Malaysia has marine mammals?

Rio Button

November 17, 2020 · 9 min read


90% of Malaysians don’t know there are dolphins and whales in Malaysian waters

There are at least 6 species of dolphins and 1 species of whale that resides permanently in Malaysian waters. At least another 19 species of marine mammals traverse through Malaysian waters from time to time yearly. Gobsmacked to discover whales and dolphins are found in their waters, Malaysians frequently ask scientists “are you sure that the whales and dolphins aren’t just lost?”

Marine mammals in Malaysia are not lost!

Marine mammals in Malaysian waters most definitely aren’t lost. In fact, Malaysia has five areas classified as Important Marine Mammal Areas (IMMAs) by the International Union for Conservation of Nature (IUCN). The IUCN is the global authority on the conservation of endangered species.

These IMMAs have been declared, as such because of their importance for the conservation of whales, dolphins, porpoises, and dugongs. This status implies that these areas are prioritised for the implementation of conservation measures. If it were not for the NGO MareCet, these areas which are so important for marine mammals, especially the ones in Peninsular Malaysia, would not have been detected. These would have gone under the radar and not been highlighted for protection.

Introducing MareCet

The name MareCet (pronounced ma-rei-set) is derived from the combination of the words Mare and Cetacean. The word ‘Mare’ in Latin means ocean, while ‘Cetacean’ is the scientific grouping of whales, dolphins and porpoises. By combining the two words into MareCet, the name signifies the two main focus of the organization: (1) The ocean, in general and (2) marine mammals, in particular.

MareCet is Malaysia’s first and only NGO dedicated to the conservation and research of marine mammals. The organisation feels it is critical for younger generations to understand the importance of marine mammals. A typical working day for MareCet employees can include anything from conducting boat-based and aerial surveys for marine mammals, to engaging with local communities and governments to advocate for new policies and policy changes, to presenting events at schools or to the public to raise awareness about marine mammals in Malaysia.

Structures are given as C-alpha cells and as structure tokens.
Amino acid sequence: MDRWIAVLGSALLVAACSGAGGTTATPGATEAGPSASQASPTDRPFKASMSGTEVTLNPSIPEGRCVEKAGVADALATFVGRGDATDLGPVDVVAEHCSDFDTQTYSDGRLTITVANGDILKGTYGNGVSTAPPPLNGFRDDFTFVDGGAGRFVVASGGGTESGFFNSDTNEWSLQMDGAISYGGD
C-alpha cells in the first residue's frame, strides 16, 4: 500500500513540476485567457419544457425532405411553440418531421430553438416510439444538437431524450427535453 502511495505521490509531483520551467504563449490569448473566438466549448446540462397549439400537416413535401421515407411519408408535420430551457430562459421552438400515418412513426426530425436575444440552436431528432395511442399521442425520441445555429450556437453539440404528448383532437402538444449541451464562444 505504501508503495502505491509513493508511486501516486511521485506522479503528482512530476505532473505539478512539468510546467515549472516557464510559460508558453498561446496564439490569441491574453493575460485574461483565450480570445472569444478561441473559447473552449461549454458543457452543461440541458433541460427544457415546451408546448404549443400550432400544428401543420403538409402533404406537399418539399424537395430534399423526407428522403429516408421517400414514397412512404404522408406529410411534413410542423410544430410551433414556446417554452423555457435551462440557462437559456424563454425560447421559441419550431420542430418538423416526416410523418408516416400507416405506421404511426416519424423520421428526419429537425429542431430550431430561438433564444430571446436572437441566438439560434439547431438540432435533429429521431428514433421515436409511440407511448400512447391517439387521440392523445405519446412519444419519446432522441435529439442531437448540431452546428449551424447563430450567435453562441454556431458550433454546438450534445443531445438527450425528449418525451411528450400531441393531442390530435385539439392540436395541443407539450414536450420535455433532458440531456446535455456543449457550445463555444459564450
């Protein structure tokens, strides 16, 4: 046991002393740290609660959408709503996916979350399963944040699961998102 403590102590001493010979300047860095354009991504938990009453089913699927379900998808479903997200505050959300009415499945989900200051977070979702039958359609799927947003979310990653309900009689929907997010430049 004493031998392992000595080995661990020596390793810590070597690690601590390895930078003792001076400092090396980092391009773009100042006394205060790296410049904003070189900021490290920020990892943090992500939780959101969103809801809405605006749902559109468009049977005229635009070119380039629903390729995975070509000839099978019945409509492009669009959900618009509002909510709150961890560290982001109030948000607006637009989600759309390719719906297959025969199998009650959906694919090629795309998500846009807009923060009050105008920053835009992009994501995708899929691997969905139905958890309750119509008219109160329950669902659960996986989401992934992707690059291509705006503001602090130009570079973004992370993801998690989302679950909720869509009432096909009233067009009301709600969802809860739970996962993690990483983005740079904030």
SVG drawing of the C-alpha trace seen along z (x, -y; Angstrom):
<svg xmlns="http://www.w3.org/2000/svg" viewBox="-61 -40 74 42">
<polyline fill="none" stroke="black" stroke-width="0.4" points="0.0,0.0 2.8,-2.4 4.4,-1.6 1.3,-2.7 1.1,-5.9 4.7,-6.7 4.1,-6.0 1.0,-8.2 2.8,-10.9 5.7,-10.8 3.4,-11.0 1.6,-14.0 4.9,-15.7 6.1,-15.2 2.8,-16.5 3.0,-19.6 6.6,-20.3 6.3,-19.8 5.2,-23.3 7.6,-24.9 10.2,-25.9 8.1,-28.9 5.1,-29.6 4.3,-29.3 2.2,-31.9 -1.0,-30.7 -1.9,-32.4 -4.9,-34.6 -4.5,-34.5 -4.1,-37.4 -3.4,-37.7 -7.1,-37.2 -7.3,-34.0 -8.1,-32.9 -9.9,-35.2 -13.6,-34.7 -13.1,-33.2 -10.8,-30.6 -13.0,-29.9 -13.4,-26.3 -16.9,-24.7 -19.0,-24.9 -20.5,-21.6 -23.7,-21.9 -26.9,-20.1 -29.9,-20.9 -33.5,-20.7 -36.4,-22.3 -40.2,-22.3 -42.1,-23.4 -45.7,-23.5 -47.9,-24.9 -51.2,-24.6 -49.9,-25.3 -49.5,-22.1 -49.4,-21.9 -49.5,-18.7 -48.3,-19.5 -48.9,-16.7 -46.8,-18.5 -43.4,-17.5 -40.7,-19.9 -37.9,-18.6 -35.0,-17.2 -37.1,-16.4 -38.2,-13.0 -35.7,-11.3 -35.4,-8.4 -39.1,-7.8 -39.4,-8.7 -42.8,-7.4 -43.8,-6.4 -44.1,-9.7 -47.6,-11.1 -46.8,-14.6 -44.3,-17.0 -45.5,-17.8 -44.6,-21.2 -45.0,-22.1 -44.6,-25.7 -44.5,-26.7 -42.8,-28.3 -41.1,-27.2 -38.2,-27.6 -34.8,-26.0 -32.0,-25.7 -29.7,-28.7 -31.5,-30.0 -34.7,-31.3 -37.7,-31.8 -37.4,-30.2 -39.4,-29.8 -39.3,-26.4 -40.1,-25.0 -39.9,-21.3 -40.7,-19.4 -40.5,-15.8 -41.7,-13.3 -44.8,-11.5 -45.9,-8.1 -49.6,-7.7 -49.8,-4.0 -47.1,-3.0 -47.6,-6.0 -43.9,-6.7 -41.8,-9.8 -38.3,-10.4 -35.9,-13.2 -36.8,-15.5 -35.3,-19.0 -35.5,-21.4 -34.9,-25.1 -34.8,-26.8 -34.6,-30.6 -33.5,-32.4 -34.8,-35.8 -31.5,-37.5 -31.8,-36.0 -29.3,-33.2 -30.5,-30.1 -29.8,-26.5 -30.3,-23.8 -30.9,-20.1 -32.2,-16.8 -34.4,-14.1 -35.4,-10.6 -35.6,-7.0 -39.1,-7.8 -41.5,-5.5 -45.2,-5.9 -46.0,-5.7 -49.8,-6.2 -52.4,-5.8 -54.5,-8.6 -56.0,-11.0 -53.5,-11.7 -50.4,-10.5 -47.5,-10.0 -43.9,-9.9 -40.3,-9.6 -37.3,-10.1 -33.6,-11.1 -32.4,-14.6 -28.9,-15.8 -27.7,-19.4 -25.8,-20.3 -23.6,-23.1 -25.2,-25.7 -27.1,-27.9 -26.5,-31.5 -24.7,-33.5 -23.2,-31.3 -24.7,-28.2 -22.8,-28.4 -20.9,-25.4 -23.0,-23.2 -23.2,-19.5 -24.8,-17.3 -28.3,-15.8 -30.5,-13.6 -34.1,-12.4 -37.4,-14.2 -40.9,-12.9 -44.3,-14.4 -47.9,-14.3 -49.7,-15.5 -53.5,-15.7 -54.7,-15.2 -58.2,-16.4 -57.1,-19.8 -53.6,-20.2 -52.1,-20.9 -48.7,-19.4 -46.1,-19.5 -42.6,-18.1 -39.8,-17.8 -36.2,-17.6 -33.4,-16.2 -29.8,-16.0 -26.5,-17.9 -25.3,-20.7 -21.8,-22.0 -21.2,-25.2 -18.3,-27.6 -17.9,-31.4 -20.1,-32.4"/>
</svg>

Meeting the founders

I chatted with MareCet co-founders Dr. Louisa Ponnampalam and Fairul Izmal Jamal Hisne. Ponnampalam explained that she and her co-founder “met when applying for the same job and that he [Fairul] got the job.” Their competitiveness fizzled out as soon as they discovered their intense mutual passion for marine mammal science. Both had spent a decade abroad studying marine science after high school and having both grown up with childhood dreams of studying and conserving whales and dolphins.

The first time

“Dad, I saw something! Can you stop?” 10-year-old Fairul had spotted the tell-tale blow of a whale for the first time. Fairul told me “there were binoculars, you know the ones that you put coins in? … I put a quarter in and that was when I saw my first whale.”

Photo by Max Letek, Unsplash.Photo by Max Letek, Unsplash.